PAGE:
Return Of 'Vampire' Shift Brings Hope To Auto Workers
MSNBC.COM - Anthony Pylant, an idled auto worker from Tennessee, was relieved and excited when he got a letter that a General Motors assembly plant in Flint, Mich., was adding a third shift.
"You don't know what you got until it's gone and man, we didn't realize what we had, you know, until we lost it," Pylant said.
In 2009, the Spring Hill, Tenn., GM plant where Pylant worked shut down. Pylant searched for work for two years, but nothing he found matched the money or benefits he had before he was laid off.
"It's sort of a pride thing," Pylant said. "It really hurt, so when this came up. It was like, I got to do what I know how to do, you know."
In November of last year, Pylant and two of his co-workers from the Tennessee plant moved into a sparse apartment in Flint, Mich.
"After a lot of crying and tears and packing up, here all three of us are in Michigan," Pylant said.
Pylant and his roommates, Dave Gray and Marcus Tyler, pack their lunches and travel to their 11 p.m. shift together five nights a week. They work on the assembly line until 7 a.m.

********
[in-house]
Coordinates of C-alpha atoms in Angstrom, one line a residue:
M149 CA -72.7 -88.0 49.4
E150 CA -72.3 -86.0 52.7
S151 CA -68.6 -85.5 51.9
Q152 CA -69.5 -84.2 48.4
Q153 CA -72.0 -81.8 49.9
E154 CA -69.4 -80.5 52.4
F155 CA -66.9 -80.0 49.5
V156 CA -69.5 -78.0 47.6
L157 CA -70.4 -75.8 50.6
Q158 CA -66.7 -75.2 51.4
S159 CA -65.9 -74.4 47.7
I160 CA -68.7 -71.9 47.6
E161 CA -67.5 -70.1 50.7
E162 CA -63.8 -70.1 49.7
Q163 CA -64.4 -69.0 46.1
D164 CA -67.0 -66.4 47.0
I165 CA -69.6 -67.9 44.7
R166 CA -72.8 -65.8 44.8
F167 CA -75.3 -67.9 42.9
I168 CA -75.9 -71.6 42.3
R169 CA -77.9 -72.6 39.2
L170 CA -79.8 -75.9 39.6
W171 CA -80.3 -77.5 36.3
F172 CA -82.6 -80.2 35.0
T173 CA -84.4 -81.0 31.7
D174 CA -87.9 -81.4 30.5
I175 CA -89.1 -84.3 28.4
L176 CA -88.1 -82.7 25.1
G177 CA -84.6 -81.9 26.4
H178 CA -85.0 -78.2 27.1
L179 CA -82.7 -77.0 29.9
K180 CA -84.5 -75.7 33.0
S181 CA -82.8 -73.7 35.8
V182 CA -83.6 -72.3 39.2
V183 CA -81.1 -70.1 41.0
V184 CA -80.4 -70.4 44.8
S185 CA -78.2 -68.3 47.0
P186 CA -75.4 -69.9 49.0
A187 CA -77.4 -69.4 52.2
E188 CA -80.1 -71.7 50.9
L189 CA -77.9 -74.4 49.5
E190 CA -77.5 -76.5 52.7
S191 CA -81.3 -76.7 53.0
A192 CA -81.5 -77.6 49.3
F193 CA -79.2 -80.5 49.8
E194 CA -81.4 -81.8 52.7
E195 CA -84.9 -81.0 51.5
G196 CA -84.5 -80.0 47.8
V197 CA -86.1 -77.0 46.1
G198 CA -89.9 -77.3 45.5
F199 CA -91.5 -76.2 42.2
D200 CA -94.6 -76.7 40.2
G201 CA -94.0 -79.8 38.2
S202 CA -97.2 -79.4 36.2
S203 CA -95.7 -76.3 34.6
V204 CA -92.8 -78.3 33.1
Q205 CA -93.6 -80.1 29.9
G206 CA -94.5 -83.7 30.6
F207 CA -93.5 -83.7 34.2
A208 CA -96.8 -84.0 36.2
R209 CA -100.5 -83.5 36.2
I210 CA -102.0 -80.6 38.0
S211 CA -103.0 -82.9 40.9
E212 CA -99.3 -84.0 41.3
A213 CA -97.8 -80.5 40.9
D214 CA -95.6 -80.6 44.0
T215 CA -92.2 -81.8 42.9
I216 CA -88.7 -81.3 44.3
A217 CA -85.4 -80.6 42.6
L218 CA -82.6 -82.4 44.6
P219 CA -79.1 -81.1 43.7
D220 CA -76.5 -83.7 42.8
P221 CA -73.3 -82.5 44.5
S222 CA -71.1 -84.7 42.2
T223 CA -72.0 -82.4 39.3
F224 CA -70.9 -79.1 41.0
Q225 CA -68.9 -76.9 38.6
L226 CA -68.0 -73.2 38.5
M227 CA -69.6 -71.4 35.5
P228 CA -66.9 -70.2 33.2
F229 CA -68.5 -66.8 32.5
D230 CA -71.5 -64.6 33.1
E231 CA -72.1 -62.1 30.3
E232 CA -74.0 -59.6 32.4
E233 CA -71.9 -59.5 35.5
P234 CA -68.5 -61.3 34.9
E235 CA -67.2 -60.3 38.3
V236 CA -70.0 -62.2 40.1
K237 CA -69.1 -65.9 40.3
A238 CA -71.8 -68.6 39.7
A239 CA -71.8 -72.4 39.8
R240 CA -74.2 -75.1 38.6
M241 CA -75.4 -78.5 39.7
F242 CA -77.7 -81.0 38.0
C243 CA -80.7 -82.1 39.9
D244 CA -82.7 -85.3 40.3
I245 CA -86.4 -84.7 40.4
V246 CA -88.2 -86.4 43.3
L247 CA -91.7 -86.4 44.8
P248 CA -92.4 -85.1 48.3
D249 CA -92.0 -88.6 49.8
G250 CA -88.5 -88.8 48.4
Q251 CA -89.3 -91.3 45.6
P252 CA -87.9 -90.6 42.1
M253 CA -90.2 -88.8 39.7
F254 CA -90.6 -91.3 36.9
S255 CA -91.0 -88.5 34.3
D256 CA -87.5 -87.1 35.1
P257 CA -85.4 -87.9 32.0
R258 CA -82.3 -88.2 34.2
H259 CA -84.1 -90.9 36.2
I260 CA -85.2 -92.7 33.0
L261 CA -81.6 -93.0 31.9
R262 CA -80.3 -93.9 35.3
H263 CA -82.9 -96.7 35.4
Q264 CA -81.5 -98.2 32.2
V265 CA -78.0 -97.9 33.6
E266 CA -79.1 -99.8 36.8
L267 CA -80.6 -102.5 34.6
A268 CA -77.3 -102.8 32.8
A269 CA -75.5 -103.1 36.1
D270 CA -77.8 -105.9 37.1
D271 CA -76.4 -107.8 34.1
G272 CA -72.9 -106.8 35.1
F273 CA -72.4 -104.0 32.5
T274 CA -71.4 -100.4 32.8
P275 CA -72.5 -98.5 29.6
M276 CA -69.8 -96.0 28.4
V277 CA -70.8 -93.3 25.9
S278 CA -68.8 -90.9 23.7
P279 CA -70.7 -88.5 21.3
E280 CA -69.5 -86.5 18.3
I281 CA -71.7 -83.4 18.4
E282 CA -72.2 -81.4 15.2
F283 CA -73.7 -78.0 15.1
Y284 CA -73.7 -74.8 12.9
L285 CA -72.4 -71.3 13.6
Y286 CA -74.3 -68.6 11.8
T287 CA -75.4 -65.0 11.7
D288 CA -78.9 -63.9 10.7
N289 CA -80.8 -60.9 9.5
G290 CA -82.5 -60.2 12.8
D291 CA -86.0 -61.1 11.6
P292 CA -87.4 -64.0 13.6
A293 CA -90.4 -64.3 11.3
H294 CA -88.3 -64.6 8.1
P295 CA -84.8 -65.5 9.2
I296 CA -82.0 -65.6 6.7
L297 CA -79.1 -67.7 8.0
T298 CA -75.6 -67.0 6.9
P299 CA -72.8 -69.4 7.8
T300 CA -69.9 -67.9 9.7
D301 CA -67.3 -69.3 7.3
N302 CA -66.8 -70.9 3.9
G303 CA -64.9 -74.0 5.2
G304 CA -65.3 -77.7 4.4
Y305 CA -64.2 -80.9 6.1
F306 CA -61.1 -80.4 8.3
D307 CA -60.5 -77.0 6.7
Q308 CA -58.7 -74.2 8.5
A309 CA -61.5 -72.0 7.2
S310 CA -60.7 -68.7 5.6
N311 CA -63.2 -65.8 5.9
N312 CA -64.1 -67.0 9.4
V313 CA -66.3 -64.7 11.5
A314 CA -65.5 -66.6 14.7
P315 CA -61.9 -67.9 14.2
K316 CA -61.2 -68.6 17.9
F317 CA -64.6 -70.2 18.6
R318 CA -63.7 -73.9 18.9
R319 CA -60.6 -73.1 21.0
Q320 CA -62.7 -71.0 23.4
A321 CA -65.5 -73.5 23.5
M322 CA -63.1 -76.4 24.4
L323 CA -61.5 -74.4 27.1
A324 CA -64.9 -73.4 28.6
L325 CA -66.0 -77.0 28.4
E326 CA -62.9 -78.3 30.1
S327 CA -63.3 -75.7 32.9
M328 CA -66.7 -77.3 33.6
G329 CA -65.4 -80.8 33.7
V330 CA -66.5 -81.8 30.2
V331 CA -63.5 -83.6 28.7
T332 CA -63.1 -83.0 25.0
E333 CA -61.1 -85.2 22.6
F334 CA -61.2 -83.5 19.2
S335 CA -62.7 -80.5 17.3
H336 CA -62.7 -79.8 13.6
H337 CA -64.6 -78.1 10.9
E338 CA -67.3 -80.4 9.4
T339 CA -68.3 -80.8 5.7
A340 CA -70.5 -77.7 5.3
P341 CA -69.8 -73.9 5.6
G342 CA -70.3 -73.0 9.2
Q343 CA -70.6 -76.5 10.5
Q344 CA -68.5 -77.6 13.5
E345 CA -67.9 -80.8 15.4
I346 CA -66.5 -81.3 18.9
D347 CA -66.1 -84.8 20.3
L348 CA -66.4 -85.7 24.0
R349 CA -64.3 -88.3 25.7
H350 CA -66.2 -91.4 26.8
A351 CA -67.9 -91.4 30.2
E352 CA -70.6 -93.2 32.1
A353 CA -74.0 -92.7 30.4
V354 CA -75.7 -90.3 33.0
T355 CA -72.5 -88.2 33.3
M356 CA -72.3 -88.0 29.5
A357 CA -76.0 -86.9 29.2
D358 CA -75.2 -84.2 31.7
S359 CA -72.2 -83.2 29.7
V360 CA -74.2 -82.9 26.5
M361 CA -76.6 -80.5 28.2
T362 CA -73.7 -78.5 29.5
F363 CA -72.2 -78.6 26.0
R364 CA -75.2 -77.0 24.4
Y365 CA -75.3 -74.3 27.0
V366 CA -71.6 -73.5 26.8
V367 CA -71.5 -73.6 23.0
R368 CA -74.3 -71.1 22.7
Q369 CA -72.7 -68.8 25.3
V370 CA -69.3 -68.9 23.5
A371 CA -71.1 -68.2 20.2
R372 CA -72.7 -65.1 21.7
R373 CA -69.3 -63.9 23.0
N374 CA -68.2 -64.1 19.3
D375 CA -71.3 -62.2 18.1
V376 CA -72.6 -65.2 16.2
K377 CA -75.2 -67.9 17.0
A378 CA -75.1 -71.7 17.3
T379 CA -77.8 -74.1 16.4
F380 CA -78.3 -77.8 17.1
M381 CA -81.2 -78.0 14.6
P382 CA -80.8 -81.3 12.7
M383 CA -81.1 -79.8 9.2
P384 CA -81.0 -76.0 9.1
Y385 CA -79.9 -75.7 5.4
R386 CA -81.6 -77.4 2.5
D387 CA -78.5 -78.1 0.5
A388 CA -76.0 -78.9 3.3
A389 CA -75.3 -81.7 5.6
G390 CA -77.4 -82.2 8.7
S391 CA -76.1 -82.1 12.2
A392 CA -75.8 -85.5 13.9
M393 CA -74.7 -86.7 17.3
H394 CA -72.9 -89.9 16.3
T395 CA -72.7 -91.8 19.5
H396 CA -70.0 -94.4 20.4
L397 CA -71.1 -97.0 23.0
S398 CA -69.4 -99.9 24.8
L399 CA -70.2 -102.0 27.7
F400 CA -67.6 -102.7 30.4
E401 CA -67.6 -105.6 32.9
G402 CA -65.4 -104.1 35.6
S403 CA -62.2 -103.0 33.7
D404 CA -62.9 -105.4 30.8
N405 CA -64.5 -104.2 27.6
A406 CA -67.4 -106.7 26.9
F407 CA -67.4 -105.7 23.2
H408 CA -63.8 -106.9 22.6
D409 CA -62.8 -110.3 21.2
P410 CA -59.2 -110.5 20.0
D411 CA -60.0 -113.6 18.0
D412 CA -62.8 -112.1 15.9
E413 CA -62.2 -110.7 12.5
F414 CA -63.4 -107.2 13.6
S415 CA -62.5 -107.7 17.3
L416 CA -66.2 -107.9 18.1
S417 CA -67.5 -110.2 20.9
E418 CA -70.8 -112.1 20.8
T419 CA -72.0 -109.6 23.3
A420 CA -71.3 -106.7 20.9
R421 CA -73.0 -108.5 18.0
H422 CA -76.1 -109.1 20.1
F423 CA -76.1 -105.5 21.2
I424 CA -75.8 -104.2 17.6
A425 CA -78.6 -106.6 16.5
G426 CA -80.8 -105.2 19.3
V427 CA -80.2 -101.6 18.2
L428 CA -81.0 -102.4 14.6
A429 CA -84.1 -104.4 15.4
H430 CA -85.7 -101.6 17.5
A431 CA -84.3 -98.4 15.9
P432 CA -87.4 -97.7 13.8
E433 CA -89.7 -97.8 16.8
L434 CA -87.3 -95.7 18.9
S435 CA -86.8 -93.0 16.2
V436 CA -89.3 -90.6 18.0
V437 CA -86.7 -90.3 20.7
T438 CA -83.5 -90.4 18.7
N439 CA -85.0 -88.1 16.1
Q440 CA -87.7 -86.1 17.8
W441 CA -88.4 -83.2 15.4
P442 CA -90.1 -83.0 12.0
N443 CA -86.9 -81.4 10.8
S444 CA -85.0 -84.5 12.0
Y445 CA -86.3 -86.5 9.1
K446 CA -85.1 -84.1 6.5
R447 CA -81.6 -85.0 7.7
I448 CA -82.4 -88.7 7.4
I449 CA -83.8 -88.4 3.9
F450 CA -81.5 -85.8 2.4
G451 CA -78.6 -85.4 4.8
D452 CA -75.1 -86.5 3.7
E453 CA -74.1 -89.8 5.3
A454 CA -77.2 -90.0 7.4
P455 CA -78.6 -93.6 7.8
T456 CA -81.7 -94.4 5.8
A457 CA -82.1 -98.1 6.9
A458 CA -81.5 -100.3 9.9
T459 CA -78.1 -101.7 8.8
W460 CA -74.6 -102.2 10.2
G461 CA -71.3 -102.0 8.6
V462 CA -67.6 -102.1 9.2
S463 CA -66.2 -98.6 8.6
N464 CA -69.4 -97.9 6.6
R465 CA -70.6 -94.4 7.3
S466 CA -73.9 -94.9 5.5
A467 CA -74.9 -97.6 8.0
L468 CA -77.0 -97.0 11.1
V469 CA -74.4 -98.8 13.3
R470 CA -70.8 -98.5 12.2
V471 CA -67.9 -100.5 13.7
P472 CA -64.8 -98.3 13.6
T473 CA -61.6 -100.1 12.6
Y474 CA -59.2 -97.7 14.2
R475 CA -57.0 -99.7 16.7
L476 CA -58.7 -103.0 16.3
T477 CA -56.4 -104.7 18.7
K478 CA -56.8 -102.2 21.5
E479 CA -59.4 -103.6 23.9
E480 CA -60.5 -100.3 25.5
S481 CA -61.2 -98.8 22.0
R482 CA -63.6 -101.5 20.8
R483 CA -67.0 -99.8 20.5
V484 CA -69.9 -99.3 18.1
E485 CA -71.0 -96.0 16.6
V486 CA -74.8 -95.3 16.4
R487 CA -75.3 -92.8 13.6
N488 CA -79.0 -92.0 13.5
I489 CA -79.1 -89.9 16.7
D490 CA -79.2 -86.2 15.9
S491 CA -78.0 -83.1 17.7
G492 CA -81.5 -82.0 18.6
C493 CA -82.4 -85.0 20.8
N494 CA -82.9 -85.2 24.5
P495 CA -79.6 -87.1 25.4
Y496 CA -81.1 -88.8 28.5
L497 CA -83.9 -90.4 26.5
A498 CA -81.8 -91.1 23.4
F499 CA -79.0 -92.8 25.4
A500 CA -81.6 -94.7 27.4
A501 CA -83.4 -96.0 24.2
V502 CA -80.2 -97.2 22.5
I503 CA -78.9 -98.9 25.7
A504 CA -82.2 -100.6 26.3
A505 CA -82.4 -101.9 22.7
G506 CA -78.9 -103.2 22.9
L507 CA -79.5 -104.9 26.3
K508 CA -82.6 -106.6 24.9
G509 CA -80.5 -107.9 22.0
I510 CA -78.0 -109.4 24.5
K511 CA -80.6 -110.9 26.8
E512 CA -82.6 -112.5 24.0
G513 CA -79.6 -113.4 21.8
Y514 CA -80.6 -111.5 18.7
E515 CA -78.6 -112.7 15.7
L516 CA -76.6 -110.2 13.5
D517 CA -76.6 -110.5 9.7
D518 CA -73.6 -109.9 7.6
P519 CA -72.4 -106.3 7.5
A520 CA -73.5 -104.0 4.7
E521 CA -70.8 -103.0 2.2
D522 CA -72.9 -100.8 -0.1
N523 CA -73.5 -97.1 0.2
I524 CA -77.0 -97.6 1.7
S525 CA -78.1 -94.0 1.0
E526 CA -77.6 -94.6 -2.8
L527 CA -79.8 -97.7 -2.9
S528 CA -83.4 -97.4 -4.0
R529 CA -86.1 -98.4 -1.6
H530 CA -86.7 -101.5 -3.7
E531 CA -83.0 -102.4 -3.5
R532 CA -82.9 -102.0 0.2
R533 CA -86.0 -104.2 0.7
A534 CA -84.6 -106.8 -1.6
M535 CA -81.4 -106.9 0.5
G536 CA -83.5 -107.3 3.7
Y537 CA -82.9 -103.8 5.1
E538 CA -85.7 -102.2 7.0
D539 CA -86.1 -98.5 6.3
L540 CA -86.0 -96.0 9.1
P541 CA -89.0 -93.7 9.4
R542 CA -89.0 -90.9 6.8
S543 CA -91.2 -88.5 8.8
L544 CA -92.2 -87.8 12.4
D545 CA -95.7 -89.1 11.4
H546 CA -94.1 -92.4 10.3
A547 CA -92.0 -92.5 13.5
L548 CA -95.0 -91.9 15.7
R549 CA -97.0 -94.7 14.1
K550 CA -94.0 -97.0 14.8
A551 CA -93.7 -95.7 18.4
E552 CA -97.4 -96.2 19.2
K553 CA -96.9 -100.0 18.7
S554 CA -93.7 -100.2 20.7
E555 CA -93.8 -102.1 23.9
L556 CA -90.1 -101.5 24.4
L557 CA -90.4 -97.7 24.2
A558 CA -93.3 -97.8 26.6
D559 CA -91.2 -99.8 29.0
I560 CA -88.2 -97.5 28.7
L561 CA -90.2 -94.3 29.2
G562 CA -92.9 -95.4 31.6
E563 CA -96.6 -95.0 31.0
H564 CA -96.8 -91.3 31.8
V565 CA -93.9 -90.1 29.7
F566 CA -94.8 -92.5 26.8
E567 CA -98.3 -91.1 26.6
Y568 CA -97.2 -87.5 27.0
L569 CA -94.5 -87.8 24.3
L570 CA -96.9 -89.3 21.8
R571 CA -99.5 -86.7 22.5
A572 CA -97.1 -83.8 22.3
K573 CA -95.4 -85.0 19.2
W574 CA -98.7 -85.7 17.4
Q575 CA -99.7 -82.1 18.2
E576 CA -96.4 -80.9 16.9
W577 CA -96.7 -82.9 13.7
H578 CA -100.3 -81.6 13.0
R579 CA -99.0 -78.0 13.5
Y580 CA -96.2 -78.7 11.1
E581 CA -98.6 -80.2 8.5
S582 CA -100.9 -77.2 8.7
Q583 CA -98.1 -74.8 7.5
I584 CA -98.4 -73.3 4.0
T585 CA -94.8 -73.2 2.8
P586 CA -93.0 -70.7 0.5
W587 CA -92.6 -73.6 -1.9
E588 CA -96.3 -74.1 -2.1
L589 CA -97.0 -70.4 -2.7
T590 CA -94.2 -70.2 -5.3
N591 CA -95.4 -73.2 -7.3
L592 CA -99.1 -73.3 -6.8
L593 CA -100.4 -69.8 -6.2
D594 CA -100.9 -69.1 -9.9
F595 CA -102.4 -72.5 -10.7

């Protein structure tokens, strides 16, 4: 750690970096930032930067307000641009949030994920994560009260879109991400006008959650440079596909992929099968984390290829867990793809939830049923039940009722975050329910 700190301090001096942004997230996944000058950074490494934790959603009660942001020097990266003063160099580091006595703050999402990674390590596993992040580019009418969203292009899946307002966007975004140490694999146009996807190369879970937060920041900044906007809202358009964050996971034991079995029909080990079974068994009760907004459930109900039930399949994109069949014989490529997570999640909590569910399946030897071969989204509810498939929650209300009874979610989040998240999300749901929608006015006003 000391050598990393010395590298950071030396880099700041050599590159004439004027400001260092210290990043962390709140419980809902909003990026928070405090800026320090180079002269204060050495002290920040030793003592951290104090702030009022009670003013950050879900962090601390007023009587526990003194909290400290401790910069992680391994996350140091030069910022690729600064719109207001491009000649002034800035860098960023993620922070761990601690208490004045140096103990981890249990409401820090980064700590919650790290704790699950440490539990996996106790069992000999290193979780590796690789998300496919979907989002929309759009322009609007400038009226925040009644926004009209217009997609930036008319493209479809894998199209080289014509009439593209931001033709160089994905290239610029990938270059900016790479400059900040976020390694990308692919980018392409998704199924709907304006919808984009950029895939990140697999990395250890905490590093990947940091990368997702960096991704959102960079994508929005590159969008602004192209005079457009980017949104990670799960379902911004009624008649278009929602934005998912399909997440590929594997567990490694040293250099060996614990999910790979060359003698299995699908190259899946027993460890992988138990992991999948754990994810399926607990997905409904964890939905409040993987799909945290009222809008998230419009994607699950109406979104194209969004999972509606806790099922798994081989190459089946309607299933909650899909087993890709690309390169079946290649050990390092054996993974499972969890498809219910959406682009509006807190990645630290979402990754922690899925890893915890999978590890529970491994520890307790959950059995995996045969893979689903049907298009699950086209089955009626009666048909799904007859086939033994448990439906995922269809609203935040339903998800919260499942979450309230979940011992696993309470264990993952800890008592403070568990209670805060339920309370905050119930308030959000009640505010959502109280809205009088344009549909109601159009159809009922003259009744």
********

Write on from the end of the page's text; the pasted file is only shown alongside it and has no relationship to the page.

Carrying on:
"You got to be a vampire, sleep during the day while everybody else is living their life," Pylant said.
The third shift in Flint is one of five places where General Motors has added a graveyard shift since it received a $50 billion bailout from the government in 2009.
Nationwide, other automakers have added third shifts as well. In Belvidere, Ill., Chrysler recently announced plans to add a third shift by the summer. Ford recently added a third shift to a plant in Chicago.
"We have studied third shifts and we're very careful about when we put them on. The last thing we want to do is put on a third shift, bring people in from around the country, disrupt their lives, bring them here and then something happens," said Larry Zahner, manufacturing manager for General Motors North America. "So we've been very careful assuring when we put the third shift on, it's going to stick."
Two years ago, GM shut down the third shift at the Flint assembly
plant after the automaker was forced to file for bankruptcy and ask the
government for help. GM pared down pension packages, got rid of
thousands of jobs, hundreds of dealerships and watched their stock price
tumble. click here to read the full article
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